The capacitor 14 and the PDU 13 are interconnected by wires connected to a voltage/current sensor 204 for detecting a voltage across the capacitor 14 and a current outputted from or supplied to the capacitor 14. A detected signal from the voltage/current sensor 204 is supplied to the MG/ECU 15.

The MG/ECU 15 in combination with the MOT/ECU 12 functions as a decelerating regenerative control means. The MG/ECU 15 functions as a remaining capacity detecting means and a discharged quantity integrating means.

FIG. 4 shows a connected arrangement of the transmission mechanism 4 and the TM/ECU 16. The transmission mechanism 4 is associated with a gear position sensor 301 for detecting a gear position (speed reduction ratio) GP of the transmission mechanism 4. A detected signal from the gear position sensor 301 is supplied to the TM/ECU 16. In the illustrated embodiment, the transmission mechanism 4 comprises an automatic transmission mechanism, and is also associated with a transmission actuator 302 which is controlled by the TM/ECU 16 to change gear positions of the transmission mechanism 4.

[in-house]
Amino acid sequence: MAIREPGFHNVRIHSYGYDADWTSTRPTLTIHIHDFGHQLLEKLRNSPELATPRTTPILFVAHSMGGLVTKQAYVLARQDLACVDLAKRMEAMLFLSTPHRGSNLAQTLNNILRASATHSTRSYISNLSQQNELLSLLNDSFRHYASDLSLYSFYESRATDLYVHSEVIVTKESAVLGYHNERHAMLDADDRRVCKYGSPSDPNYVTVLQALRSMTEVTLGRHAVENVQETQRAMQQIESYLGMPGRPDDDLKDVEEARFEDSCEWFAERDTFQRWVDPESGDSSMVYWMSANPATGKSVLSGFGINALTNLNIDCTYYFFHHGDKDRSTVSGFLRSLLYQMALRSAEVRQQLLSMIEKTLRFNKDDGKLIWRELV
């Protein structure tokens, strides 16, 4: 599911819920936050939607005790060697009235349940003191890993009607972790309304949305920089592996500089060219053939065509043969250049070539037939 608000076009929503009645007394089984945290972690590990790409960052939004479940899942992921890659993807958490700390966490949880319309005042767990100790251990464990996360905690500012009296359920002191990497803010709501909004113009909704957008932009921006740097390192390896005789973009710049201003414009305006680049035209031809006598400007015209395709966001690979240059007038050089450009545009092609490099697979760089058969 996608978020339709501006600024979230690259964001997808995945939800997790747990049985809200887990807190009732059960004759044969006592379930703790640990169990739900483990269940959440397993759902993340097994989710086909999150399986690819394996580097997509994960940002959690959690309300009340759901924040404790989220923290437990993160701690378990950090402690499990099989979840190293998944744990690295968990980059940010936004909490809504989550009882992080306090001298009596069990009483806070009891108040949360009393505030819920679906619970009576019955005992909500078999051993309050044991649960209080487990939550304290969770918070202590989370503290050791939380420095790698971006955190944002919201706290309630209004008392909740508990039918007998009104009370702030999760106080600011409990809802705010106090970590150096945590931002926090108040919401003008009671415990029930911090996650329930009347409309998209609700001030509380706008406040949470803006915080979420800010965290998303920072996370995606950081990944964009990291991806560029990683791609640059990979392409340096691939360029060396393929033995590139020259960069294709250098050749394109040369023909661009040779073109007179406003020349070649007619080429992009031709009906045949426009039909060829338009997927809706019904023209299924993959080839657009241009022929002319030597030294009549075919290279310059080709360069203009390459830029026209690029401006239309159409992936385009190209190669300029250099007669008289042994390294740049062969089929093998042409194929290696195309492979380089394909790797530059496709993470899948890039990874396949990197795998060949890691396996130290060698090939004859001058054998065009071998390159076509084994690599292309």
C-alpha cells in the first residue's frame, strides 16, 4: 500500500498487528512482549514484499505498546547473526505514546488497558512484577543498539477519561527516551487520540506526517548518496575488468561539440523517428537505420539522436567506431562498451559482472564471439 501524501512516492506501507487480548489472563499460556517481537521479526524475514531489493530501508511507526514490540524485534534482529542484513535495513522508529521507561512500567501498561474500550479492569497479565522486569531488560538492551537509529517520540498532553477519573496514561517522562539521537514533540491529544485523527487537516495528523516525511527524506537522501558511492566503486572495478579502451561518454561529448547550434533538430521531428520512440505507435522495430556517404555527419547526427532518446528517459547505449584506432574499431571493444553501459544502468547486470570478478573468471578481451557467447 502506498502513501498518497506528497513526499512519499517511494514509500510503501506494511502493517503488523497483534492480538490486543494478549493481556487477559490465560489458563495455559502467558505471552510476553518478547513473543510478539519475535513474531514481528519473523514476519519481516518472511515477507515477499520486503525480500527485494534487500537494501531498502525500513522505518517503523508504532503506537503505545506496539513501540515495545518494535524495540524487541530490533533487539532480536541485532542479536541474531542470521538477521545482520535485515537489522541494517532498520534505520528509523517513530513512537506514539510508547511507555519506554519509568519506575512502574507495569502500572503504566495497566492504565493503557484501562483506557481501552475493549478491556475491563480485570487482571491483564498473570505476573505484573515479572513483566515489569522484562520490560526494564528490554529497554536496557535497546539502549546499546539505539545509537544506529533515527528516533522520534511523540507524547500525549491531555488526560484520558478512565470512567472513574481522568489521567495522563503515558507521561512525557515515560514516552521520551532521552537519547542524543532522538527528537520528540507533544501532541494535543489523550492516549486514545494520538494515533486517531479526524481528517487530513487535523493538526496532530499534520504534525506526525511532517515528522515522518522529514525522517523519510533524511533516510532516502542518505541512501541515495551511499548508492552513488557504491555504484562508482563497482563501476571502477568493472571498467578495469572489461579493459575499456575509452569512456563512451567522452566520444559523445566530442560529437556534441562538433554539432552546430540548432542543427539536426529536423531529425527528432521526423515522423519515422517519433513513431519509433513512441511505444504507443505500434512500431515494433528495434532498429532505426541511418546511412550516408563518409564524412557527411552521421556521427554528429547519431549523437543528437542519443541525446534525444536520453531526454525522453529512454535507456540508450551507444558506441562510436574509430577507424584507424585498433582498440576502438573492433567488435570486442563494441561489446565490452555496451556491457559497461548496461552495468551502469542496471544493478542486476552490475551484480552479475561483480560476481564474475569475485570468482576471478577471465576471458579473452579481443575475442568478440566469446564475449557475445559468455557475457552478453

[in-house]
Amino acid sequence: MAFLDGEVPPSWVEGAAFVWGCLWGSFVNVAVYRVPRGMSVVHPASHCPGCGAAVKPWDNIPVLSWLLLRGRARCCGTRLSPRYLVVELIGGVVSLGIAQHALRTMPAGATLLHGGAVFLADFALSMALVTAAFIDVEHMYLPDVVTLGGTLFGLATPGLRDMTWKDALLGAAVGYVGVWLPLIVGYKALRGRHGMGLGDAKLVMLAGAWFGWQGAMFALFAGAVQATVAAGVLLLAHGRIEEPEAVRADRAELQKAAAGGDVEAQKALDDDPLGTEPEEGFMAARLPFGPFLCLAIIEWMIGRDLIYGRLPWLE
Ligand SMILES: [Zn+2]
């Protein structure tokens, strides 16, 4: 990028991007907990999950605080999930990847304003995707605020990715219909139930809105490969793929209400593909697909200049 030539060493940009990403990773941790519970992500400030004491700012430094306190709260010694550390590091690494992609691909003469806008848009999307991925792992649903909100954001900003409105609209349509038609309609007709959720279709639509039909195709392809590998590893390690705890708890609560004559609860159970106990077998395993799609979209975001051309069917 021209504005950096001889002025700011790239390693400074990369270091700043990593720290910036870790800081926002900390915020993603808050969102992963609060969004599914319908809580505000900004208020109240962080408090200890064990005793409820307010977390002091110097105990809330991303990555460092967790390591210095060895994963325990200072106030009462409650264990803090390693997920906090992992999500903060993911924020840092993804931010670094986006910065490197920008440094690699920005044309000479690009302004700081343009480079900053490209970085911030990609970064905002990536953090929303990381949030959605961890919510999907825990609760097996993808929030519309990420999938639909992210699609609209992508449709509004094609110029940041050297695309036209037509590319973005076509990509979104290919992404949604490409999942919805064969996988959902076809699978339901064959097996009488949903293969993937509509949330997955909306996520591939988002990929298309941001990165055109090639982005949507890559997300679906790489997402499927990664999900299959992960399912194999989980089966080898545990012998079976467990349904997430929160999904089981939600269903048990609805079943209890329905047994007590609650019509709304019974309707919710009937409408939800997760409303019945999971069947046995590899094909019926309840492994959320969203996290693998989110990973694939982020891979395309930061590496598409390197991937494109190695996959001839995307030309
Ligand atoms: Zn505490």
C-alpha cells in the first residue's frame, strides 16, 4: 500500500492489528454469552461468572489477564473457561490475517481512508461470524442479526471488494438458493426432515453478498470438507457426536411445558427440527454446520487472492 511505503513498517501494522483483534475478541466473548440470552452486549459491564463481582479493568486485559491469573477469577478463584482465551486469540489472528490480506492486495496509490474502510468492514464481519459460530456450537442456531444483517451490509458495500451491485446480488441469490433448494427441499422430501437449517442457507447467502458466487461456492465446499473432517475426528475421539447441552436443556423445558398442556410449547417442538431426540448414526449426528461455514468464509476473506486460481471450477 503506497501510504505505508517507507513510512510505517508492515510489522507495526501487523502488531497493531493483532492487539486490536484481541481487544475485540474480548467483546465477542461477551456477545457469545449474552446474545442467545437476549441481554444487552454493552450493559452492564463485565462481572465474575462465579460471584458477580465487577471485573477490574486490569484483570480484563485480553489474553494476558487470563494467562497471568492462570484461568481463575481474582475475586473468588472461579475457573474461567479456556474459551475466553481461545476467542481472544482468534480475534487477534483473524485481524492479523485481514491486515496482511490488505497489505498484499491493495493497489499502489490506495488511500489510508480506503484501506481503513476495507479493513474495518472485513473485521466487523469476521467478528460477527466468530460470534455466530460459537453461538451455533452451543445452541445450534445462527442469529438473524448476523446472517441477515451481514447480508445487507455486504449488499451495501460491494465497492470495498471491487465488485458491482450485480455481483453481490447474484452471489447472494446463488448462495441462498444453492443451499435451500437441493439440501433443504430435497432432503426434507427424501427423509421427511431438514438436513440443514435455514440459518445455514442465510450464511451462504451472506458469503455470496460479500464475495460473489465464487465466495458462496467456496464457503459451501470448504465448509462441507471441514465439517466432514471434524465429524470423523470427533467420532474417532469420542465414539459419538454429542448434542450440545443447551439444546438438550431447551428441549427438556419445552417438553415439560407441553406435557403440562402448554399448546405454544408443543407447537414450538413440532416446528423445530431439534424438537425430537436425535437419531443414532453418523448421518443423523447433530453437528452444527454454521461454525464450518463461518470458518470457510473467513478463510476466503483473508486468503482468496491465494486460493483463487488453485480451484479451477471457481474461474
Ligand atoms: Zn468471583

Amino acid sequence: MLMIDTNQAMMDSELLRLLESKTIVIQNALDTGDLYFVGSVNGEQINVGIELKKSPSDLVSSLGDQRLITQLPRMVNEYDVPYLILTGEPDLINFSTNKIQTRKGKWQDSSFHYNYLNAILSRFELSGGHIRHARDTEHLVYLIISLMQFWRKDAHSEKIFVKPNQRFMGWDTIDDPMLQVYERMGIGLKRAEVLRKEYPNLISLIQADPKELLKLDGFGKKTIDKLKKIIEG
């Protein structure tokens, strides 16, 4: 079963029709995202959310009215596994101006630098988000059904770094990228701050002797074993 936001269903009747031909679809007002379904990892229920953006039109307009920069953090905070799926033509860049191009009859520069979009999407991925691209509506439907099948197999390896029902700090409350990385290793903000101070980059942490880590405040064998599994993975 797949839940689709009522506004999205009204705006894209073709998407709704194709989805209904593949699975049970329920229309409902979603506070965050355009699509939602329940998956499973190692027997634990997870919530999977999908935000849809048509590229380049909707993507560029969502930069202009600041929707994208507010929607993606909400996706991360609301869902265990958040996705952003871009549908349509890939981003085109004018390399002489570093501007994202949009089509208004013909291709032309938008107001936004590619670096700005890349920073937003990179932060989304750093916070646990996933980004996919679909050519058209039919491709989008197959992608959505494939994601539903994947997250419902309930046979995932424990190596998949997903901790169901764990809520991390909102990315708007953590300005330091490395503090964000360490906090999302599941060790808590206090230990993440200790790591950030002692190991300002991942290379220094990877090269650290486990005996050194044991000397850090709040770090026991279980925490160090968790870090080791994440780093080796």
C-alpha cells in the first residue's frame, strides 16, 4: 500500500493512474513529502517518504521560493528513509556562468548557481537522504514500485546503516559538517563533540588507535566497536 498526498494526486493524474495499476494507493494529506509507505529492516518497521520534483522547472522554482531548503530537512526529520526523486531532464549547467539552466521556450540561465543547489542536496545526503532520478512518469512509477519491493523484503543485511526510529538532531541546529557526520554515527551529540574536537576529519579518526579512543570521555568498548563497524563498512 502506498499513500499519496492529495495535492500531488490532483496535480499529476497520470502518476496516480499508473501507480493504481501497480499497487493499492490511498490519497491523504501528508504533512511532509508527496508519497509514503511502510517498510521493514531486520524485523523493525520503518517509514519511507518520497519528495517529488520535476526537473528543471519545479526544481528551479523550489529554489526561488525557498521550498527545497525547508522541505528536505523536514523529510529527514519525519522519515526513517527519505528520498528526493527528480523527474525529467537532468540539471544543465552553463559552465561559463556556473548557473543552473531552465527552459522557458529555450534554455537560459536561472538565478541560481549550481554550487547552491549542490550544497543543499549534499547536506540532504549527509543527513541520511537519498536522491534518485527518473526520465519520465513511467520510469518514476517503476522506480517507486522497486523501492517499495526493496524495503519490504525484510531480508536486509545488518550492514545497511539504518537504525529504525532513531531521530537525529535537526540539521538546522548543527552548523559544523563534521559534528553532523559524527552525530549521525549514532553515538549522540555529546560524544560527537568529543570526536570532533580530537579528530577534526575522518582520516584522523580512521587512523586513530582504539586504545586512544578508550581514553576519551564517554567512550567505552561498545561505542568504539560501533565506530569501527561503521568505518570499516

FIGS. 5 and 6 show a processing sequence for determining output power distributions for the electric motor 3 and the engine 1 with respect to a demand drive power, i.e., how a drive power demanded by the driver of the hybrid vehicle is to be distributed to the electric motor 3 and the engine 1. The processing sequence shown in FIGS. 5 and 6 is executed by the MG/ECU 15 in each periodic cycle (e.g., 1 msec.). However, the processing sequence shown in FIGS. 5 and 6 may be executed by the MOT/ECU 12.

In FIG. 5, the MG/ECU 15 detects a remaining capacity CAPAremc of the capacitor 14 in STEP1.

Specifically, the MG/ECU 15 integrates (accumulates) an output current (discharging current) from the capacitor 14 and an input current (charging current) to the capacitor 14, which are detected by the voltage/current sensor 204, at each periodic interval from a fully charged state of the capacitor 14, and calculates an integrated discharged value CAPAdisch as a total discharged quantity and an integrated charged value CAPAchg as a total charged quantity. In this embodiment, the integrated discharged value CAPAdisch is a positive value, and the integrated charged value CAPAchg is a negative value. The MG/ECU 15 then calculates a basic remaining capacity CAPArem of the capacitor 14 from the integrated discharged value CAPAdisch and the integrated charged value CAPAchg according to the following equation (1):

CAPArem=CAPAfull-(CAPAdisch+CAPAchg)                       (1)

where CAPAfull represents a dischargeable quantity when the capacitor 14 is fully charged.